Fortunately, I brought a friend along who thought a night time hike in the desert with black lights sounded like a great way to see some scorpions, tarantulas, and other wildlife. (Lightning, too, as it turned out.) As we surveyed the second-to-last depot, he pointed at something glowing bright.

Uphill of the depot was a little pile of nine seeds, carefully piled between some pebbles. This was not a random arrangement of some seeds that had been dropped.

The first cache we found
The first cache we found

As we walked back along the rest of the depots, we found several more definite caches, and a few that were definitely non-randomly placed, but didn’t look very well hidden from pilfering neighbors, so I’m not sure what to make of those. But it turns out I wasn’t finding dug caches because these pocket mice don’t try to dig most of them – would you? If all you had was your hands and nails against the caliche and the rocks? Instead, it might be easier to cover them in a little pile with rocks in a crevice, or under a nice dense bunchgrass.

A cache of seeds fluorescing under a UV flashlight where they are hidden in a dense bunch of invasive grass.
A cache of seeds fluorescing under a UV flashlight where they are hidden in a dense bunch of invasive grass.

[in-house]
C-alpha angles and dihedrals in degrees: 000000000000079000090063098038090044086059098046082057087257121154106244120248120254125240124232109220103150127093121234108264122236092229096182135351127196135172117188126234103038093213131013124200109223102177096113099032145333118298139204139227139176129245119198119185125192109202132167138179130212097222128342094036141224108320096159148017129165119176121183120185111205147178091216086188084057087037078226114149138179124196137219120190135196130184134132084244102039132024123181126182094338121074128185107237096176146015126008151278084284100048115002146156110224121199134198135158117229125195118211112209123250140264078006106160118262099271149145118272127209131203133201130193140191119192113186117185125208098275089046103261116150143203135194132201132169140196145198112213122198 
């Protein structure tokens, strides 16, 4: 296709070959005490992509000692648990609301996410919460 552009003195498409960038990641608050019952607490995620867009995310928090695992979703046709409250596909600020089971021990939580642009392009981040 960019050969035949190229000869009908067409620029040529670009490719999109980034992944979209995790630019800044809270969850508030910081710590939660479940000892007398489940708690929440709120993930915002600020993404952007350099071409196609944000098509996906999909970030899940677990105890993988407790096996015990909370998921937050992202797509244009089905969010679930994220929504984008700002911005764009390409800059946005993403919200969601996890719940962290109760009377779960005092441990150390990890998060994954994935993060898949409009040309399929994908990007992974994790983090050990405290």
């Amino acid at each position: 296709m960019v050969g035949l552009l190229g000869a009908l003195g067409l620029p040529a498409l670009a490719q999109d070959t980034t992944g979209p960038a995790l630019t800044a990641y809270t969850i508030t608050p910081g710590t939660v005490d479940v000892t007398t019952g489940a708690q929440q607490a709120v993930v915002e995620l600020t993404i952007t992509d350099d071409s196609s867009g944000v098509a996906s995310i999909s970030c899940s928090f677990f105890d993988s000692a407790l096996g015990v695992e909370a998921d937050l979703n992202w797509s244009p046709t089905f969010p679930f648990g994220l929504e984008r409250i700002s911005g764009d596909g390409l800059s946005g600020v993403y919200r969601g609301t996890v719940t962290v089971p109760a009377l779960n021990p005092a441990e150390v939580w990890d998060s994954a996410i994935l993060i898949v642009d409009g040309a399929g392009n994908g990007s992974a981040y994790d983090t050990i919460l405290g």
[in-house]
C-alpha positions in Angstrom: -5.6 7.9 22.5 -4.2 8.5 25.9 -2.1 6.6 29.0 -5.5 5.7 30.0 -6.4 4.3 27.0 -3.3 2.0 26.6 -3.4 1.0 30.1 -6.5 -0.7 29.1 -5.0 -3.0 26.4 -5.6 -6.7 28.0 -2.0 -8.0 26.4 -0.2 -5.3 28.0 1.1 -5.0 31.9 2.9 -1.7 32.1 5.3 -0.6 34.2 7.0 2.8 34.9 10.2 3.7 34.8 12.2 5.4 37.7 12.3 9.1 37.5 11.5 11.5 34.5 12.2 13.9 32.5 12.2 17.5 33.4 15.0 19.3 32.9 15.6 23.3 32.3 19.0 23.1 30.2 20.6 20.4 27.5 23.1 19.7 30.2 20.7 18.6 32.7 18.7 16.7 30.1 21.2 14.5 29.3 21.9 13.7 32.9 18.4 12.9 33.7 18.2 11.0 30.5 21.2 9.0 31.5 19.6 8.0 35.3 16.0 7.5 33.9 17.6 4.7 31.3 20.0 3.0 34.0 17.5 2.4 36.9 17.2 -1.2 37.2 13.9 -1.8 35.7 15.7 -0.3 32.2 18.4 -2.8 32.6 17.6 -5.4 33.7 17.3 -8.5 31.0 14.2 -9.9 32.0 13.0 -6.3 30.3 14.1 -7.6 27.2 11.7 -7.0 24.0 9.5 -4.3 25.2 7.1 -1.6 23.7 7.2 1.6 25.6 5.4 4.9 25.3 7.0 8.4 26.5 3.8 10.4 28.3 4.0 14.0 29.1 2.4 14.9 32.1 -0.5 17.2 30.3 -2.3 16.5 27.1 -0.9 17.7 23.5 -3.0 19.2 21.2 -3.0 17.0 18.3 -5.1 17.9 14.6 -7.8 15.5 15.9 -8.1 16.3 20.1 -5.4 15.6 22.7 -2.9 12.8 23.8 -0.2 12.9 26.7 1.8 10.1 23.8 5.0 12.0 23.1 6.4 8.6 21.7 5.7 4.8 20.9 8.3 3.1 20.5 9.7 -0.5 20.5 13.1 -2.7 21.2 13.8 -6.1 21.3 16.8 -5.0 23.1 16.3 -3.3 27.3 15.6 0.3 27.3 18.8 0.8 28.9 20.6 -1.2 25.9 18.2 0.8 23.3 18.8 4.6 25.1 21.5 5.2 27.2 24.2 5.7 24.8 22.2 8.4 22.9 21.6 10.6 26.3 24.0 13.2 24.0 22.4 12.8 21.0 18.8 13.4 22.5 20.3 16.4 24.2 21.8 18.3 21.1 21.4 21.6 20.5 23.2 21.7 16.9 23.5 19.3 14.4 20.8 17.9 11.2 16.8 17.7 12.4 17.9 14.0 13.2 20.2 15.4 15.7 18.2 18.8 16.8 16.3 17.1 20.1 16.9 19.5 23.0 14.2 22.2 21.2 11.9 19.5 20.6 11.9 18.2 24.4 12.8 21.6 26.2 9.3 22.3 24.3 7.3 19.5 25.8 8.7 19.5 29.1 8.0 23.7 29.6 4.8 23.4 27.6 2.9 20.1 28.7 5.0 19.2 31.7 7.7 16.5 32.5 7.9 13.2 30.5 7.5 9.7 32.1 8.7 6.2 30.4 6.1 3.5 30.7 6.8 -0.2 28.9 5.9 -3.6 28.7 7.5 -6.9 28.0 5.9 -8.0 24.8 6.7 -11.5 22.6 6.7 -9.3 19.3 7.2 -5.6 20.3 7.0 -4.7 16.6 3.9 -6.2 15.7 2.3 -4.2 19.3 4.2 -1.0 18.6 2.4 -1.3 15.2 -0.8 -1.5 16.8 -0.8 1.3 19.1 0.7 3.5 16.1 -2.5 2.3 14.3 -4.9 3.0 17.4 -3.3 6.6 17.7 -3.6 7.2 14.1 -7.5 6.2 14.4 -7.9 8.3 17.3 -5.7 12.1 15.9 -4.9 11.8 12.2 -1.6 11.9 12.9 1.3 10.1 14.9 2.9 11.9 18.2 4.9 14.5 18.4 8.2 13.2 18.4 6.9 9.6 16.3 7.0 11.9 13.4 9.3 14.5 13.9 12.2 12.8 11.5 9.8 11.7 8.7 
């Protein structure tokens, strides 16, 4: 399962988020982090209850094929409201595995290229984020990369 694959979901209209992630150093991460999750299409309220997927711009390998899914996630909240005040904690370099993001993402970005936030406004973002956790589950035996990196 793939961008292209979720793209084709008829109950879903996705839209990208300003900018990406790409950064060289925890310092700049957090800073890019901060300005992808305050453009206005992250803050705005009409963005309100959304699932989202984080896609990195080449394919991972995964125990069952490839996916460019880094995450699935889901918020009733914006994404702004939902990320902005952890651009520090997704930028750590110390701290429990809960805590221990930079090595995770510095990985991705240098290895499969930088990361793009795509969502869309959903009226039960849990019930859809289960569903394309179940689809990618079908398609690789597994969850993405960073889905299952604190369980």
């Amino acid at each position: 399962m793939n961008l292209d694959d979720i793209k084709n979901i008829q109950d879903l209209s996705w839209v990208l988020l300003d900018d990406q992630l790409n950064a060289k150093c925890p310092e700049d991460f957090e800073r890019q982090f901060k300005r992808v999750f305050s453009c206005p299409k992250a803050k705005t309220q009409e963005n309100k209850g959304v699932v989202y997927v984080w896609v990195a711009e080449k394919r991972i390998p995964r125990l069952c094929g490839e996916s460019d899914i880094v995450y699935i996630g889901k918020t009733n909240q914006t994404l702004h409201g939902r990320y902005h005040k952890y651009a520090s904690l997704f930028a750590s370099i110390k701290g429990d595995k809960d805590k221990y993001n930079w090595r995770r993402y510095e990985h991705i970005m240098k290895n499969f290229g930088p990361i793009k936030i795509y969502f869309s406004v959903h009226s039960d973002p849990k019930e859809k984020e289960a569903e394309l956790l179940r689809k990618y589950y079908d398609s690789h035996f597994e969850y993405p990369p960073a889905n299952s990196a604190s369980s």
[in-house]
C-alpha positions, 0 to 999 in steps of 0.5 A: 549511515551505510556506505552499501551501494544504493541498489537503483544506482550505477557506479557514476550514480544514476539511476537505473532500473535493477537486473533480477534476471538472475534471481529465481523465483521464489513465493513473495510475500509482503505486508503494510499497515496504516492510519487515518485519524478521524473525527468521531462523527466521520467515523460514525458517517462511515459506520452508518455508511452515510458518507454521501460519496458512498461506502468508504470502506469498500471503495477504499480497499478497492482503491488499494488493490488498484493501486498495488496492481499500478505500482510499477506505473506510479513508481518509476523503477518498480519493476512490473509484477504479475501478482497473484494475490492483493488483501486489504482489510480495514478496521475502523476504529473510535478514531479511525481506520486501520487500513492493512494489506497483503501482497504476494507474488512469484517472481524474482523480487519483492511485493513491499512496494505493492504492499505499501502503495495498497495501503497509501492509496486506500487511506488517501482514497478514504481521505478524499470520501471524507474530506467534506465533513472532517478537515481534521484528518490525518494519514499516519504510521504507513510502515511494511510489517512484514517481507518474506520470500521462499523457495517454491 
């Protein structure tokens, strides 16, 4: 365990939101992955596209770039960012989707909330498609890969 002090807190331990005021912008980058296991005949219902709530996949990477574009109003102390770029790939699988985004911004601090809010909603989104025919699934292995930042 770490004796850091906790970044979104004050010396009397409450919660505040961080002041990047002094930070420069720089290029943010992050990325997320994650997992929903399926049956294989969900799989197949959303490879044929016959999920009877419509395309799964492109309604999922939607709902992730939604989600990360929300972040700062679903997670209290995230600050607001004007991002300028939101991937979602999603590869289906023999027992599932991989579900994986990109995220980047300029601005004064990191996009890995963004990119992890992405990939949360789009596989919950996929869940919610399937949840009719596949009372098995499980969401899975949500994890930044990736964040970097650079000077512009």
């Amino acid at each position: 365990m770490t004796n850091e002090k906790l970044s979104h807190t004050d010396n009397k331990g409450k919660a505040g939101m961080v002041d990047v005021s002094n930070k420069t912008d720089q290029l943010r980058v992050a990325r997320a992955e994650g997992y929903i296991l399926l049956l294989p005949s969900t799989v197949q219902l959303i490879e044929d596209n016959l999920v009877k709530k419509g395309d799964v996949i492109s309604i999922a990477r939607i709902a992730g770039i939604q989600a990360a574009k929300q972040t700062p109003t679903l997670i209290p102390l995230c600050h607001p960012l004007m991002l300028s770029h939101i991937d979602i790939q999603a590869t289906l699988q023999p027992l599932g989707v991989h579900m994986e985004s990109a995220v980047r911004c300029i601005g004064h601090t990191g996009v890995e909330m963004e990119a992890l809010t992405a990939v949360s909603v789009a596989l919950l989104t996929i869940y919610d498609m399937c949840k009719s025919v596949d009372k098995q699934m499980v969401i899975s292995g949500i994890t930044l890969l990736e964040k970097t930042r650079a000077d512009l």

Just when I was ready to finally give up on this doomed field project, it reeled me back in by spitting out some data. This may be the most emotionally abusive research ever, or, well, just the usual doomed research process.

So with that thought, I provide you, fellow young scientist, with a field guide to handling the fact that your research is totally doomed:

  1. Have fun. If nothing is going to come of this anyway, make sure you got a lovely hike in, or listened to some rad music while collecting your useless data, or otherwise enjoyed the wasted time.
  2. Try to adopt a framework that includes variability in the environment as part of your understanding, rather than pretending it doesn’t exist.
  3. Be flexible, and ready to improvise.
  4. Get your friends involved, whether or not they’re experts in this arena. They have good ideas. Don’t be embarrassed to talk about the project with anyone you can bring it up to – you never know where that key suggestion or offer of equipment will come from.
  5. Don’t give up. Every research project is doomed, until it isn’t anymore. Maybe you can’t collect enough data to be useful in one season, but after 20 seasons, it might be pretty interesting.